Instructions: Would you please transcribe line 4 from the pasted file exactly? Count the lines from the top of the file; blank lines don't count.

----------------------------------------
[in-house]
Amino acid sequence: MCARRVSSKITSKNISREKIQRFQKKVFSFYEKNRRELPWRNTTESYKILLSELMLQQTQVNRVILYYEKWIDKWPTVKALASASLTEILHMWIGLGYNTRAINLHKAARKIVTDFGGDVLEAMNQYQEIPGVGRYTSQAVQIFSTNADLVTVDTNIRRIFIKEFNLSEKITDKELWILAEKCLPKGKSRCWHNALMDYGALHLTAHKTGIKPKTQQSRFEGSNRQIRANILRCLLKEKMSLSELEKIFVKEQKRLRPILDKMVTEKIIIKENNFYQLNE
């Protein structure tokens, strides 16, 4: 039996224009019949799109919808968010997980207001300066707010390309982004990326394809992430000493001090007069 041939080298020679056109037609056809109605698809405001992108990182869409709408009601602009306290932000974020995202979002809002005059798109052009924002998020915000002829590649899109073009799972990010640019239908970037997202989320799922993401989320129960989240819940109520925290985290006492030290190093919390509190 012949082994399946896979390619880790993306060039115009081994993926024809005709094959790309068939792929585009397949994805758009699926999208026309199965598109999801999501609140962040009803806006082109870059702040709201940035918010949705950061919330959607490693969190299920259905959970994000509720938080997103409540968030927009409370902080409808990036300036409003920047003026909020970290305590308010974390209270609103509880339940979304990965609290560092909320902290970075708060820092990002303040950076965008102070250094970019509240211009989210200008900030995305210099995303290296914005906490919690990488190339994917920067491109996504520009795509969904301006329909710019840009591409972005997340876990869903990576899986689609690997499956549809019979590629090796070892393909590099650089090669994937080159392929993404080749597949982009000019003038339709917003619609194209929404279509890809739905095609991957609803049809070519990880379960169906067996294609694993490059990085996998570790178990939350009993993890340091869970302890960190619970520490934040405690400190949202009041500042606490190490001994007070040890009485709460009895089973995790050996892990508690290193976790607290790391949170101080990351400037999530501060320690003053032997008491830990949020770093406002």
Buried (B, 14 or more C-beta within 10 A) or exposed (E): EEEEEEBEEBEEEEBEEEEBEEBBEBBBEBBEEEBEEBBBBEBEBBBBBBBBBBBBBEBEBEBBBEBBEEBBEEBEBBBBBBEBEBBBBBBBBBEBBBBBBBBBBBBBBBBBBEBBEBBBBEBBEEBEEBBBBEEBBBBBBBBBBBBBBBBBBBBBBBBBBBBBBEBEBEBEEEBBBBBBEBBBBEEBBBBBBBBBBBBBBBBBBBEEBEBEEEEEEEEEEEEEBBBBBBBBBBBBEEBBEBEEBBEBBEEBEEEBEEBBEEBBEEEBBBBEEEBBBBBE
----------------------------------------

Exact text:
Buried (B, 14 or more C-beta within 10 A) or exposed (E): EEEEEEBEEBEEEEBEEEEBEEBBEBBBEBBEEEBEEBBBBEBEBBBBBBBBBBBBBEBEBEBBBEBBEEBBEEBEBBBBBBEBEBBBBBBBBBEBBBBBBBBBBBBBBBBBBEBBEBBBBEBBEEBEEBBBBEEBBBBBBBBBBBBBBBBBBBBBBBBBBBBBBEBEBEBEEEBBBBBBEBBBBEEBBBBBBBBBBBBBBBBBBBEEBEBEEEEEEEEEEEEEBBBBBBBBBBBBEEBBEBEEBBEBBEEBEEEBEEBBEEBBEEEBBBBEEEBBBBBE